• All they would need now is one holding a sword aloft, and the words will flow from the mouths of geeks everywhere: "I have the Power!!!".... :-)

  • So giant robots will not be scary at all compared with metal towers? What a marvellous idea. The Eiffel tower is due for an anthropomorphic makeover any day now. The colossus of Paris perhaps.
  • by pavon (30274) on Tuesday August 17, 2010 @01:31PM (#33278046)

    Note to self, don't invite Don Quixote to Iceland.

  • Do it!! (Score:3, Insightful)

    by dwheeler (321049) on Tuesday August 17, 2010 @01:33PM (#33278072) Homepage Journal

    If they do the real job effectively, and don't cost too much more, they should do it. In fact, I'd like to see these worldwide. If human-shaped ones don't have enough legs, then animal-shaped ones might be good alternative (dinosaurs? dogs? dragons?).

    Today's pylons do the job, but let's face it, they're ugly. If we have to dot our landscapes with pylons, we should at least make them interesting.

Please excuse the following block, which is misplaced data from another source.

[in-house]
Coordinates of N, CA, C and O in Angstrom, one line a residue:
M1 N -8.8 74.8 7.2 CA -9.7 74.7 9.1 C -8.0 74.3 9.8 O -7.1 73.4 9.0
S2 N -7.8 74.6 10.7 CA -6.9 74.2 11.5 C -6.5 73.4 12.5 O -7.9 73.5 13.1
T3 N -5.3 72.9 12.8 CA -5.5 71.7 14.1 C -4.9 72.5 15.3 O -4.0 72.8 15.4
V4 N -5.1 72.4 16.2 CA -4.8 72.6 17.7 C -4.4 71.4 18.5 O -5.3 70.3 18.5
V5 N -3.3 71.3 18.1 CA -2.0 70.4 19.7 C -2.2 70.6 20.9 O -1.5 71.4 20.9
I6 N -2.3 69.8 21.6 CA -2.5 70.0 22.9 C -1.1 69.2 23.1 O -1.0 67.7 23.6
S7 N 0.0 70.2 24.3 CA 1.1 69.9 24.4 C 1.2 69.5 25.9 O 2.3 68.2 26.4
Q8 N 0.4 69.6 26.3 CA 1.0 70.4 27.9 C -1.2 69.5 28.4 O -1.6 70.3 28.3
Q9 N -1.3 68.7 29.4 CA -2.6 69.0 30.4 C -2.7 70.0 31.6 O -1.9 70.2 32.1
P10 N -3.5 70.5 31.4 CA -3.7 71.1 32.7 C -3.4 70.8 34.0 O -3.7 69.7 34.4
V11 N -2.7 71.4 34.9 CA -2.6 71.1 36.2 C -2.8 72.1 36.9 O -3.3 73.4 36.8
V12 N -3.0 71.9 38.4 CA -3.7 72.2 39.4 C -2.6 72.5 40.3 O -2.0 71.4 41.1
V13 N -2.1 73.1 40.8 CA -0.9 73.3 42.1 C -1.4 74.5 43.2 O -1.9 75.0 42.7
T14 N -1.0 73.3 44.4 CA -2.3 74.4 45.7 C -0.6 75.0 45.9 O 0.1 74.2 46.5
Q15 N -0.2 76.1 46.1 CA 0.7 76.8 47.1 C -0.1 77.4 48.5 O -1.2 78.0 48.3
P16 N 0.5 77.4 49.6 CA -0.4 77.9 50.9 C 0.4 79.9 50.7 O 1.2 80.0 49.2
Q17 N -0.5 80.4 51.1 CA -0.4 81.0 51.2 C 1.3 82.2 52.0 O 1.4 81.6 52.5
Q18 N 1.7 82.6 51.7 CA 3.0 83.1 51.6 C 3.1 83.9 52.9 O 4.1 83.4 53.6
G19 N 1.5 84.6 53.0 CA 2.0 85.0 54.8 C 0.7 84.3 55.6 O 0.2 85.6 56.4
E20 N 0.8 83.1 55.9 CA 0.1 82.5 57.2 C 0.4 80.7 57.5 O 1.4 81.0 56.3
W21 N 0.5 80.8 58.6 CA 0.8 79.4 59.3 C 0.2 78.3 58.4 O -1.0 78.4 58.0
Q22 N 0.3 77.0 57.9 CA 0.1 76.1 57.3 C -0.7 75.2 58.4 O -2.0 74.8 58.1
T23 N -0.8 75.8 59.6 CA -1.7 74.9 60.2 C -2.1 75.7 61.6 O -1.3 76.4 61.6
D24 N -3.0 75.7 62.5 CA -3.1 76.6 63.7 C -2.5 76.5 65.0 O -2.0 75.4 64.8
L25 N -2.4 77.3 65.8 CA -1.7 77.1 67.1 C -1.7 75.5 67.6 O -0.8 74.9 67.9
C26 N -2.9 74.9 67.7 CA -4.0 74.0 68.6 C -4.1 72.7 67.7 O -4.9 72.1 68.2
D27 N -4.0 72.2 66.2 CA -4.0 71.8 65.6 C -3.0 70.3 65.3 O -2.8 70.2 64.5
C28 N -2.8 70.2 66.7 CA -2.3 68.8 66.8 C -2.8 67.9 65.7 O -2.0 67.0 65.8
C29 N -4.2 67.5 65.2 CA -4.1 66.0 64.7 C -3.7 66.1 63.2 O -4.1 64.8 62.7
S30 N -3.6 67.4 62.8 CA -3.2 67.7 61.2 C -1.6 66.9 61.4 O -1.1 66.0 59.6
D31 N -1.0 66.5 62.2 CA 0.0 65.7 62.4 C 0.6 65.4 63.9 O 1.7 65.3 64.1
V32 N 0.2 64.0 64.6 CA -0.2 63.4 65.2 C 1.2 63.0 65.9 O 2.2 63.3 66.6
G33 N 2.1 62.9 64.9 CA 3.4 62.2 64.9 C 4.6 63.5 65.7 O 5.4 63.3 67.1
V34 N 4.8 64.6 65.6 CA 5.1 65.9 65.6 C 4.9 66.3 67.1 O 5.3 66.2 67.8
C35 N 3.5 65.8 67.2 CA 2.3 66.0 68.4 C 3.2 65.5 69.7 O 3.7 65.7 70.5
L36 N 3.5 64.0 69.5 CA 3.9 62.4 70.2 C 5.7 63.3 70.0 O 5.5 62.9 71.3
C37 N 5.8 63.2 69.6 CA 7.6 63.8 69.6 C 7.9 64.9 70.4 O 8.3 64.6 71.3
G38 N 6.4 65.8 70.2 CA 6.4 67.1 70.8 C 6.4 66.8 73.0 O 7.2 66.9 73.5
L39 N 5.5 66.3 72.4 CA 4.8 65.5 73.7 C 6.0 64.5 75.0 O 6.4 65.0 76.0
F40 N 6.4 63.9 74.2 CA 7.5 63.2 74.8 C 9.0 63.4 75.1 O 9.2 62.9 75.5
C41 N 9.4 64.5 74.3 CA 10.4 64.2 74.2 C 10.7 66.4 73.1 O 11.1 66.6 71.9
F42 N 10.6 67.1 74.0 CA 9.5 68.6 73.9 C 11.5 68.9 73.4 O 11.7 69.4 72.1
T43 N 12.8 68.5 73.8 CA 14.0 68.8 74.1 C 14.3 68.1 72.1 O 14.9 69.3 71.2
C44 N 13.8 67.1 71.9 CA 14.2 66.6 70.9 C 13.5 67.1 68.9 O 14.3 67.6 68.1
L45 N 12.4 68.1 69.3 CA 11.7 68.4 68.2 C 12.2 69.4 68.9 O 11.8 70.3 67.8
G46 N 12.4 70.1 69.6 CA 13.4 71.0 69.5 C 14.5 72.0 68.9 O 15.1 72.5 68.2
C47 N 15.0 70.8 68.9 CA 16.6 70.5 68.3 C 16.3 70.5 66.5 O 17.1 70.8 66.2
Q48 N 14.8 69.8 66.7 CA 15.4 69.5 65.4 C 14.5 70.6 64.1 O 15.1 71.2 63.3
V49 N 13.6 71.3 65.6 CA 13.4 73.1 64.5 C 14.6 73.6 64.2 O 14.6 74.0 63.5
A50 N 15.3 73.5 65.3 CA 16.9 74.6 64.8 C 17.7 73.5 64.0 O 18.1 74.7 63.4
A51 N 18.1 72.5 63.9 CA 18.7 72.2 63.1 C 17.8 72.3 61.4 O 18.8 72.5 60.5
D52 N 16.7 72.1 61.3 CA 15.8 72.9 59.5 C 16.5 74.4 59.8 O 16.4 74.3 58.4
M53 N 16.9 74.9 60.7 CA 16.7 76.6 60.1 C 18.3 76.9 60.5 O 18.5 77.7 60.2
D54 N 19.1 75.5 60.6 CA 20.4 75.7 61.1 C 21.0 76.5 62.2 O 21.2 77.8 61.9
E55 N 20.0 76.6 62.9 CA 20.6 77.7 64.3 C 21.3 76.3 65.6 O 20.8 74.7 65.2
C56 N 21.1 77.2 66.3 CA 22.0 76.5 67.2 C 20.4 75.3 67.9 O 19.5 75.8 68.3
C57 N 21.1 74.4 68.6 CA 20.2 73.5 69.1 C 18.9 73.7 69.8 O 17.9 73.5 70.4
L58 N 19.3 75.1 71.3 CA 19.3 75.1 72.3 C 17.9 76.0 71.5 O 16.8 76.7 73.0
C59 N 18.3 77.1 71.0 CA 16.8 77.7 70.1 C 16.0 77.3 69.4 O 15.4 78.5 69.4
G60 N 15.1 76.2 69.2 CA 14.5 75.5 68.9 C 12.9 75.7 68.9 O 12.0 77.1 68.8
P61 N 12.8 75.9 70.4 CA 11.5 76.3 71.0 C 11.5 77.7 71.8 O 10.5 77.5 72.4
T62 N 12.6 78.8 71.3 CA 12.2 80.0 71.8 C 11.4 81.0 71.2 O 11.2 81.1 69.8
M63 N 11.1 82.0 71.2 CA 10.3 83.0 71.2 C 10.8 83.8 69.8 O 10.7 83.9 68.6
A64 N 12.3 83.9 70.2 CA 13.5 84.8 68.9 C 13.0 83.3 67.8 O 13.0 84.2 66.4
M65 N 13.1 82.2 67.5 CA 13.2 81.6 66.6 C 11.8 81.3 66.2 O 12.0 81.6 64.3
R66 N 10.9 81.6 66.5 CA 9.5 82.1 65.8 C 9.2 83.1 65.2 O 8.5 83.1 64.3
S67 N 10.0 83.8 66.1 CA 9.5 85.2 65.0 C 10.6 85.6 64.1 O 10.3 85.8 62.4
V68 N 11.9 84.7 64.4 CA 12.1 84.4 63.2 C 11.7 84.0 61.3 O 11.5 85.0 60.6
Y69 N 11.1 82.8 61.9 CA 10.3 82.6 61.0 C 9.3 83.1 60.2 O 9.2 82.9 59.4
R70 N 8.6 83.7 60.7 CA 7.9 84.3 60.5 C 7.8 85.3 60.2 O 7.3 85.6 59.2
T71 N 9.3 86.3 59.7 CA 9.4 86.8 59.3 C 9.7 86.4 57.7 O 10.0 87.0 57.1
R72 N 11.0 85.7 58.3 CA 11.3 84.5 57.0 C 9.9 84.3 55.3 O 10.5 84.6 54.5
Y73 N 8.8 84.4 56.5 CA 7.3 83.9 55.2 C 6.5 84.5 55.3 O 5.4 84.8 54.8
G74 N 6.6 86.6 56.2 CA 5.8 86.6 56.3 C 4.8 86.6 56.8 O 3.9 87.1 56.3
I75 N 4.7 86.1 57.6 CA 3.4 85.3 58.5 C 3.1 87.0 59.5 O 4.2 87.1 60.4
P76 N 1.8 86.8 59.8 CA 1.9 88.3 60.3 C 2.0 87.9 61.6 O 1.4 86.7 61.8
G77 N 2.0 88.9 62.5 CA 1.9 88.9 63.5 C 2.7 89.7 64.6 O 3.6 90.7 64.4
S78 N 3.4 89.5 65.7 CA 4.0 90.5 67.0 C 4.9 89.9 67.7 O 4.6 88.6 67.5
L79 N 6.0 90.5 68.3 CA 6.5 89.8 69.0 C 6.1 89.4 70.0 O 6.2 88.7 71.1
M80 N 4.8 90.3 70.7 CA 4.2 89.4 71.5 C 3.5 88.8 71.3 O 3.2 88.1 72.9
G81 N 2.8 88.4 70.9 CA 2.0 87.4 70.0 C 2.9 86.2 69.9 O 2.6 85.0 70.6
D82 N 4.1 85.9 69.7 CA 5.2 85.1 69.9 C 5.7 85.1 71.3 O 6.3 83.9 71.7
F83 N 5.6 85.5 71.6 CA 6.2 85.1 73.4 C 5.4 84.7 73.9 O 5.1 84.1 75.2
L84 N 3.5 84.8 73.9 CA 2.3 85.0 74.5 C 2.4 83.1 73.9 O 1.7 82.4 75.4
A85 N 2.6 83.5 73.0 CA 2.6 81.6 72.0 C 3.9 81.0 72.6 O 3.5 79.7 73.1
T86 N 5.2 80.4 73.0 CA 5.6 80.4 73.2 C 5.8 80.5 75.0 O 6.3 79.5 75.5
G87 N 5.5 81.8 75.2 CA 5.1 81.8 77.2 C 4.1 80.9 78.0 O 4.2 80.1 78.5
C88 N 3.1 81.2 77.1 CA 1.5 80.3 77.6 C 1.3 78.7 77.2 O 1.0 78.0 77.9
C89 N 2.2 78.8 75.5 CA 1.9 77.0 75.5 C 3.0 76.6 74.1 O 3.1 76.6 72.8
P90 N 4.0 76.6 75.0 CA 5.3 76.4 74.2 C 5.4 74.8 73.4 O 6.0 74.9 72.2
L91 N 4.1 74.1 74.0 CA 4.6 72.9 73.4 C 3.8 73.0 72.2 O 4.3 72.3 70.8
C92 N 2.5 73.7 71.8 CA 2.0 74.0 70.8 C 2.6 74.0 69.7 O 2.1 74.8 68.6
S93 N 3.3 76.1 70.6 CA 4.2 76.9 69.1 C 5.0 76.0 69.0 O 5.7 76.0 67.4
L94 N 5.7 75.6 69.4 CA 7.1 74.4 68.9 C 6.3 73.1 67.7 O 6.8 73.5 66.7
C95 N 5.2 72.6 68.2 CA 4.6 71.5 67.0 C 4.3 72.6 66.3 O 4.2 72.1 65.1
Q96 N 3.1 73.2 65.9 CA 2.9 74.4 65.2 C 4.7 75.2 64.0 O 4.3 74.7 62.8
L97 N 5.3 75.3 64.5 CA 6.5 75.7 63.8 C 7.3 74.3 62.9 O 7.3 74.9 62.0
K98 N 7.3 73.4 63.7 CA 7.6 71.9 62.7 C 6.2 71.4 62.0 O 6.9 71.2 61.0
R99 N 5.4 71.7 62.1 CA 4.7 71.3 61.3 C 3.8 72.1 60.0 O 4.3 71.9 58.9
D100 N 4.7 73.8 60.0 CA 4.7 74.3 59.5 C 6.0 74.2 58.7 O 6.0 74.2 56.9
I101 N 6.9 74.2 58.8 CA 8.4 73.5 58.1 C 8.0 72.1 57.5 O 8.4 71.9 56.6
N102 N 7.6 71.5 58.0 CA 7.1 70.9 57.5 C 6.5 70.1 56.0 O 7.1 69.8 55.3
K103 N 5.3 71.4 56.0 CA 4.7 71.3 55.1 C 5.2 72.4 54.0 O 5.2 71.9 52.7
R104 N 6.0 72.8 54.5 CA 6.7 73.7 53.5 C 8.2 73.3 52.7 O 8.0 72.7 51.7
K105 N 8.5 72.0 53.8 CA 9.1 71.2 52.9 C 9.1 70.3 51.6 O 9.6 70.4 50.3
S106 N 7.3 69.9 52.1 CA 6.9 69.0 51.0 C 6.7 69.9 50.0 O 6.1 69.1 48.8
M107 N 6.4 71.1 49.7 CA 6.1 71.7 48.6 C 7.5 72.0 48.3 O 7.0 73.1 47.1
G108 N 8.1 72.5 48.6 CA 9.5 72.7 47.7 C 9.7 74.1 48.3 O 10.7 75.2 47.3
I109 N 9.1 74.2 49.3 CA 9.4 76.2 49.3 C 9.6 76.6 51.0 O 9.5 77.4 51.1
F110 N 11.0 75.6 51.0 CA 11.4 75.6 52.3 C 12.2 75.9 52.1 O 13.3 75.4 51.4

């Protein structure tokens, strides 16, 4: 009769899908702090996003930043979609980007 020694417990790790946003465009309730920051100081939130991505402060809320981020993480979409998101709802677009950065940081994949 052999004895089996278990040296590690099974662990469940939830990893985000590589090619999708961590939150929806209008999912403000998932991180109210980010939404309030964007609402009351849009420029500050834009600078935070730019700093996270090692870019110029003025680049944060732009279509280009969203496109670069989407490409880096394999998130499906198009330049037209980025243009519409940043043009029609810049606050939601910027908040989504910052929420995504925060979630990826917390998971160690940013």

• Would you like to buy some Icelandic Honey Pylons? Oh please! We're bally cold and there's nothing but bloody fish to eat!

  • Less is more (Score:5, Insightful)

    by westlake (615356) on Tuesday August 17, 2010 @01:58PM (#33278420)

    The towers of the George Washington Bridge [wikipedia.org] were originally to be given a faux masonry facing.

    To our great good fortune that never happened:

    "The George Washington Bridge over the Hudson is the most beautiful bridge in the world. Made of cables and steel beams, it gleams in the sky like a reversed arch. It is blessed. It is the only seat of grace in the disordered city. It is painted an aluminum color and, between water and sky, you see nothing but the bent cord supported by two steel towers. When your car moves up the ramp the two towers rise so high that it brings you happiness; their structure is so pure, so resolute, so regular that here, finally, steel architecture seems to laugh. The car reaches an unexpectedly wide apron; the second tower is very far away; innumerable vertical cables, gleaming against the sky, are suspended from the magisterial curve which swings down and then up. The rose-colored towers of New York appear, a vision whose harshness is mitigated by distance." (Le Corbusier, "When the Cathedrals were White")

  • by circletimessquare (444983) <circletimessquare&gmail,com> on Tuesday August 17, 2010 @02:01PM (#33278478) Homepage Journal